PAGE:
Gamma correction in Libraw

For the life of me, I cannot clarify my mind about how gamma correction/expansion is managed in libraw/dcraw and in general in a color management chain. Or maybe, I have an idea that has to be confirmed/rejected.

I assume human eyes introduce a gamma compression of about 0.45 and that this is canceled out by the viewer who observe an lcd screen with the same law.

When a raw file is opened everything is linear. DcRaw by default seems to gamma compress by 0.45 only if the output file is going to be saved in 8 bit format. If the 16 bit option is given than the file is no gamma corrected.

I don't understand where inverse gamma is applied, to return in a linear realm ( the gamma monitor should be canceled out by the profiling software).

What puzzles me is that taking the raw values (in linear realm, no call of gamma_curve()) and putting them on the screen using the wxwidgets graphic library, the result is too dark indicating that somewhere the library compensates with a 2.2 gamma ... but there 's no evidence of that in the documentation!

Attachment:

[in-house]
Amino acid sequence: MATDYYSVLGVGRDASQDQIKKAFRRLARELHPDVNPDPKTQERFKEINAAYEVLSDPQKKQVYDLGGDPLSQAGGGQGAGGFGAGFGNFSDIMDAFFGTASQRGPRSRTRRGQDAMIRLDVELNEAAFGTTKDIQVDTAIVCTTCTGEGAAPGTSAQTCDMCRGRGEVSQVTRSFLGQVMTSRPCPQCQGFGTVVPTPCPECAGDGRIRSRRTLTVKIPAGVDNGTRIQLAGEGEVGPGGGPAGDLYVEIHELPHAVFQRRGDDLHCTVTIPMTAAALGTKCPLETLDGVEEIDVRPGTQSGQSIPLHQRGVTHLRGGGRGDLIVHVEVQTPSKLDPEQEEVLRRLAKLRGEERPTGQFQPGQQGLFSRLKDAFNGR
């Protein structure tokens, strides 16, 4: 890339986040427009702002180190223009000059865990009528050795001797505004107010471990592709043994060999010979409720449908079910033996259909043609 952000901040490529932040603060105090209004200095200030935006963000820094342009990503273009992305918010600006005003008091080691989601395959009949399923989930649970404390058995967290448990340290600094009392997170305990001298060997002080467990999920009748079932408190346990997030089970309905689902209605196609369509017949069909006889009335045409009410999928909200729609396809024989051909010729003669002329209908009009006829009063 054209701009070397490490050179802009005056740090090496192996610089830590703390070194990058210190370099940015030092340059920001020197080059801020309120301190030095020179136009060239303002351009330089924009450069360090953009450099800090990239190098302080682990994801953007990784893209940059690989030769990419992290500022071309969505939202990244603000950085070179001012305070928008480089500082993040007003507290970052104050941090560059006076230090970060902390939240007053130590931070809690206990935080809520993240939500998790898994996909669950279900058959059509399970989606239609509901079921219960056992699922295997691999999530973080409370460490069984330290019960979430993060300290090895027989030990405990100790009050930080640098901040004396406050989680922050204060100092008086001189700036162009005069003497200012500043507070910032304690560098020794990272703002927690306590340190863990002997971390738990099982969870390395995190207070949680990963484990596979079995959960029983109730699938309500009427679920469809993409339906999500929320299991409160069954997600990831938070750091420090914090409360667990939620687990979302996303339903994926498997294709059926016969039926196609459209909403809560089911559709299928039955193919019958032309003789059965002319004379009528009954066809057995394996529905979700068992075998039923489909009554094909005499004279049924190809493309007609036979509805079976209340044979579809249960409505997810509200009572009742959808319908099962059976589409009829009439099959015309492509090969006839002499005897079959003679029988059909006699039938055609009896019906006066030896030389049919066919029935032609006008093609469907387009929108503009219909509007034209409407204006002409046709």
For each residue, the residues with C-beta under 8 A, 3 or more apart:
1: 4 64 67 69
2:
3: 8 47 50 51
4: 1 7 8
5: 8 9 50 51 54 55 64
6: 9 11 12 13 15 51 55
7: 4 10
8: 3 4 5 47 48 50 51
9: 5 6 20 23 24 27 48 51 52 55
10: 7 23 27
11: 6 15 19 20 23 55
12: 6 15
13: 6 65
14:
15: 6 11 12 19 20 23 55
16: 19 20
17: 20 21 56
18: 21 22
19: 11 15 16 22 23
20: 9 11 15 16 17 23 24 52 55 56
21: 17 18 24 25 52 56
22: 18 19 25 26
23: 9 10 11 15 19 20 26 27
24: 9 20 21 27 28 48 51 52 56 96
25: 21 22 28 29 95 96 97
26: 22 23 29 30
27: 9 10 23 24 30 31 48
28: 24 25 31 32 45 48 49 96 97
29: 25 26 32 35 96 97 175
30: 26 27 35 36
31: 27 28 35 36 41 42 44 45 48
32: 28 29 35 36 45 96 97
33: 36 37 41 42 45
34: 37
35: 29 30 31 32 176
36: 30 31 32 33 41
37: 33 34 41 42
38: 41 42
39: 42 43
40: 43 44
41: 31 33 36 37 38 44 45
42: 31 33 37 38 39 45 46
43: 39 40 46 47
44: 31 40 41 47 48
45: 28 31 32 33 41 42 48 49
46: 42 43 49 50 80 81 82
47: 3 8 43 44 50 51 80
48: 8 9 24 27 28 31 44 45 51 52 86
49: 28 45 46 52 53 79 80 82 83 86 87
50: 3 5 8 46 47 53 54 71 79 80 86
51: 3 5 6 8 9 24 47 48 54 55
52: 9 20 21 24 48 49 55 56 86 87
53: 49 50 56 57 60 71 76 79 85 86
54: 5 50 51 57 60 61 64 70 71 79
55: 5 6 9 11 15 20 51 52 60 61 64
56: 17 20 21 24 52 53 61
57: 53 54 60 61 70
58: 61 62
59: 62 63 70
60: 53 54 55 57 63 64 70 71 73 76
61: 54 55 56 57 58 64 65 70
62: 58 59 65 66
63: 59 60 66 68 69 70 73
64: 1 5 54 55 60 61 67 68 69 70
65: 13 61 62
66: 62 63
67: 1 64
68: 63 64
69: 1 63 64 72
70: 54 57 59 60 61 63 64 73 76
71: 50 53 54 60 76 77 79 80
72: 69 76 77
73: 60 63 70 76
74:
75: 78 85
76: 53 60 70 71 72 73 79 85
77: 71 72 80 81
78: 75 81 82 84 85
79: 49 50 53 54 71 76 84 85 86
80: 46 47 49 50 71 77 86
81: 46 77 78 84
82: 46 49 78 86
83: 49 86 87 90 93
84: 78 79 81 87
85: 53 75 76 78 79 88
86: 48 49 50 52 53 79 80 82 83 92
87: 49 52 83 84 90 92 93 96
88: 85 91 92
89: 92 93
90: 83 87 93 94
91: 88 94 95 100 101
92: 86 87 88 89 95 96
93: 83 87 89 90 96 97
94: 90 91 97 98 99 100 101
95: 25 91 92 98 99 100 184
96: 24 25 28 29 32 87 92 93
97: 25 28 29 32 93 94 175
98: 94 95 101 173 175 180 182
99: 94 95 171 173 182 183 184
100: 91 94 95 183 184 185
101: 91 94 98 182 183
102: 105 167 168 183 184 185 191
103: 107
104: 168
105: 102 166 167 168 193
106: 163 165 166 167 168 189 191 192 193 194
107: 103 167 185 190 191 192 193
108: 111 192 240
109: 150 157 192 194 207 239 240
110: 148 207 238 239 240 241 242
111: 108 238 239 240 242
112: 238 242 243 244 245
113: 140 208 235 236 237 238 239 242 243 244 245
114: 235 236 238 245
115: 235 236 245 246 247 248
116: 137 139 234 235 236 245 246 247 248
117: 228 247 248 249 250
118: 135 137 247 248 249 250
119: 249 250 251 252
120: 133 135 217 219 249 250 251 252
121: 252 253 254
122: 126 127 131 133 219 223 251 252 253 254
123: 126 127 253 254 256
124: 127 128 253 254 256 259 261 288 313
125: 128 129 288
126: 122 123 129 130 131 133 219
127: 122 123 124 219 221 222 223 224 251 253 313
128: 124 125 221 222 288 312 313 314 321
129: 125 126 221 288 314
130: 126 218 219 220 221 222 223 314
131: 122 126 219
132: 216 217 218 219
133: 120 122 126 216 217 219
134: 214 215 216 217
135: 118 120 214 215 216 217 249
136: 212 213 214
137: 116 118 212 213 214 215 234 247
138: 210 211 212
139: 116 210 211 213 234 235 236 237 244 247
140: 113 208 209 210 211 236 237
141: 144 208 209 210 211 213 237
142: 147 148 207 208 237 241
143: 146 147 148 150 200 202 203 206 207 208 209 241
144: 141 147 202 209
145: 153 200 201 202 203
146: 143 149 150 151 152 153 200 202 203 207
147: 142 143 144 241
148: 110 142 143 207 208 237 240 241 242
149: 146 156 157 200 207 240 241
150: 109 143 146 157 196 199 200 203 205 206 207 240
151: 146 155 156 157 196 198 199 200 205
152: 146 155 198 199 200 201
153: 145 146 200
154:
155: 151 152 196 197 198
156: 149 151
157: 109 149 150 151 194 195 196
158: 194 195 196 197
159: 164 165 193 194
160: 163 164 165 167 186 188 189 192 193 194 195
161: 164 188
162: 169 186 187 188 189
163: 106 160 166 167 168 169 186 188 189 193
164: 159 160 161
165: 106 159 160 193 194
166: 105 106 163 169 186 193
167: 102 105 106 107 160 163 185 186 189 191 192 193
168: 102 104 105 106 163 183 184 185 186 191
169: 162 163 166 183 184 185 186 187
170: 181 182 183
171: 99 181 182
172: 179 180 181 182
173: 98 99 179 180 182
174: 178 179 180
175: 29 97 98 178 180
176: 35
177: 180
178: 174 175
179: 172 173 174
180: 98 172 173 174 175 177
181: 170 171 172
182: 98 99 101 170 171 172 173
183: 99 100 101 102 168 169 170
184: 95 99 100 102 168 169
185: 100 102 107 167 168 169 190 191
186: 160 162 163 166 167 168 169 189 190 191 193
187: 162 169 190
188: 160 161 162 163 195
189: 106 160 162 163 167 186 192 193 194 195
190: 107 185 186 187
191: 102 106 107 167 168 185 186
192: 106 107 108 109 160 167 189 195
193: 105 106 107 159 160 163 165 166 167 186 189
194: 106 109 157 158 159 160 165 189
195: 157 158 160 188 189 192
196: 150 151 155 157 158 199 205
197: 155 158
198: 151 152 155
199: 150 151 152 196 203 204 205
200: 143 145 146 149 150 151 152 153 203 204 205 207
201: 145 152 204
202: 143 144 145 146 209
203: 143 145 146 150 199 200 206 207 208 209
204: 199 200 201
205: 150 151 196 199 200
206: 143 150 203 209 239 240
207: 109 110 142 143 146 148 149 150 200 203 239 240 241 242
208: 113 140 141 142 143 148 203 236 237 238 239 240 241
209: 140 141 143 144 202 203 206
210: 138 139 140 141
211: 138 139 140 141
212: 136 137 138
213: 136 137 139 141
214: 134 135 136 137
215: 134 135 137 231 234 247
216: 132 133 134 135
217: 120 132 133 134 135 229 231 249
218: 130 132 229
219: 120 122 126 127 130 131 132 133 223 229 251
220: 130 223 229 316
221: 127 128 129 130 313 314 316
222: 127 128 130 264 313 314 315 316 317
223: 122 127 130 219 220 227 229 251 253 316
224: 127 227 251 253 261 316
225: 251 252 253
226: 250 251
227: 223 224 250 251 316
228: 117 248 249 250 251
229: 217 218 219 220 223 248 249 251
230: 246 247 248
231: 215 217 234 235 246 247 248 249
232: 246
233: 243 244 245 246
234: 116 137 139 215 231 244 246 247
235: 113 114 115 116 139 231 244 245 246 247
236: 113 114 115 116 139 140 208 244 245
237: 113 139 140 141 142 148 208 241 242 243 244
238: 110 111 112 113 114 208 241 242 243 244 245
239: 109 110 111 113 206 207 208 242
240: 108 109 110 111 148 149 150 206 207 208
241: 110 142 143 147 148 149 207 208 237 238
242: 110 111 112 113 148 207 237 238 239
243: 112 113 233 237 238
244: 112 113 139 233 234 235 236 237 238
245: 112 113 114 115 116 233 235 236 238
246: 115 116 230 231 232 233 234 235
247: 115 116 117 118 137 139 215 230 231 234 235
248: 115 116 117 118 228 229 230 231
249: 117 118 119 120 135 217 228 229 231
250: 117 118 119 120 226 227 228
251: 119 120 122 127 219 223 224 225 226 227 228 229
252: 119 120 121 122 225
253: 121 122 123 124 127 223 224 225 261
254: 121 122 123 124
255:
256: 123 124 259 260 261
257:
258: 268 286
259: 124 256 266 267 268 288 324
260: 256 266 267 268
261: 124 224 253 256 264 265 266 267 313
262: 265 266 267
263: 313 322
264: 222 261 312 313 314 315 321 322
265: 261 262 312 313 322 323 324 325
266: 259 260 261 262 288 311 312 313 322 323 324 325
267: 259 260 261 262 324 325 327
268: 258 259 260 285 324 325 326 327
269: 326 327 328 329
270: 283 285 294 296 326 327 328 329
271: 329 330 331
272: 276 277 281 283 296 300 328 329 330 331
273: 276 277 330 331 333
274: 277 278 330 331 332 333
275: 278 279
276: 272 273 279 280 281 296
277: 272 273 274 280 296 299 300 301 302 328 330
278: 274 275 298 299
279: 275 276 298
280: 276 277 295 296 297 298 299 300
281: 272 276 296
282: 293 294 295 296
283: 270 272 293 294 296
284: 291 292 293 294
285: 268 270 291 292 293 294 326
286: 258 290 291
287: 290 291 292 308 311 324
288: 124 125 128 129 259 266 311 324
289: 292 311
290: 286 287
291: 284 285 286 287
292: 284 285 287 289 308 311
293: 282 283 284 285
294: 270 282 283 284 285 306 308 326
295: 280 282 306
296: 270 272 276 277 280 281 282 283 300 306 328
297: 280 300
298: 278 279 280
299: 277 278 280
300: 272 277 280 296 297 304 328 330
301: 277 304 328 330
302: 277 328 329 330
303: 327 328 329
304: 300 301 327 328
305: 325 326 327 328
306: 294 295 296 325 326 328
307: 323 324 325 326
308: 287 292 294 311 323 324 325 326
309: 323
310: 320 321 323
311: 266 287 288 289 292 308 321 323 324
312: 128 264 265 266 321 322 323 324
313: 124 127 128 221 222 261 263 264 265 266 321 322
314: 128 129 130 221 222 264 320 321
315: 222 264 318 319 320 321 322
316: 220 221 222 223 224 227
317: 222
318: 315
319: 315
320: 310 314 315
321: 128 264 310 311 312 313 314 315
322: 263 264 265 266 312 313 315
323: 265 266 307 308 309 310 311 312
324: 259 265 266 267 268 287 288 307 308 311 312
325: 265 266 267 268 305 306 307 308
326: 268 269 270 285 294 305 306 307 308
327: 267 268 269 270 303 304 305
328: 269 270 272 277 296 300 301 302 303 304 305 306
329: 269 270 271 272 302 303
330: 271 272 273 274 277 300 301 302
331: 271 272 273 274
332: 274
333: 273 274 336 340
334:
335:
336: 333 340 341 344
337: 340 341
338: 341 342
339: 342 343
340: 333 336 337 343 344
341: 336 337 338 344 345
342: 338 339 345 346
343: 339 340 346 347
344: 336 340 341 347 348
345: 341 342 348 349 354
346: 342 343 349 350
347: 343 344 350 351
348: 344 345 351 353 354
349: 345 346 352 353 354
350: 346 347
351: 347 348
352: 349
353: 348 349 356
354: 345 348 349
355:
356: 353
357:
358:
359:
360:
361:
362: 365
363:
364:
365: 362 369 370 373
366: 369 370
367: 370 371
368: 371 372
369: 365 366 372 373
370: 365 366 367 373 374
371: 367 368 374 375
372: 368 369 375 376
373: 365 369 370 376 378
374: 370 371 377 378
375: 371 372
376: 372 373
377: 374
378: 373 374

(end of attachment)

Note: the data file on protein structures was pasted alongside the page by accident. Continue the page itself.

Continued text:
My take is that every graphic viewer/library always inserts a 2.2 gamma expansion when dealing with 8 bit files. if the file is 16 bit encoded then the viewer should not include gamma correction.... but the embedded profile seems to include a 2.2 gamma coefficent.... how is this dealt?

Then there is another "unclear" point: in convert_to_rgb() I see another call to gamma_curve(). I don't understand what it does and, speaking of this method, it is unclear how it works : Mode=2 seems to be the normal mode which gamma expands/contracts the curve[] table. But what about mode 0 and mode 1?

Thank you very much for your help!!



The data values in image[]

The data values in image[] (and raw_image) array are in linear space

The gamma correction applied only on output (dcraw_make_mem_image(), dcraw_ppm_tiff_writer() calls)
convert_to_rgb() only fills the curve[] with gamma_curve() call and rgb maximum calculated on convert-to-rgb stage.

If you need linear output in dcraw_make_mem_image()/ppm_tiff_writer, set output_params.gamm[0] and [1] to 1.0

-- Alex Tutubalin @LibRaw LLC

Please think of this: the

Please think of this: the scene you are shooting linear. Monitor gamma is applied for inverse companding of the image that has a high gamma. The resulting image on the monitor after inverse companding is close to linear, just as it is in the real world.

Iliah Borg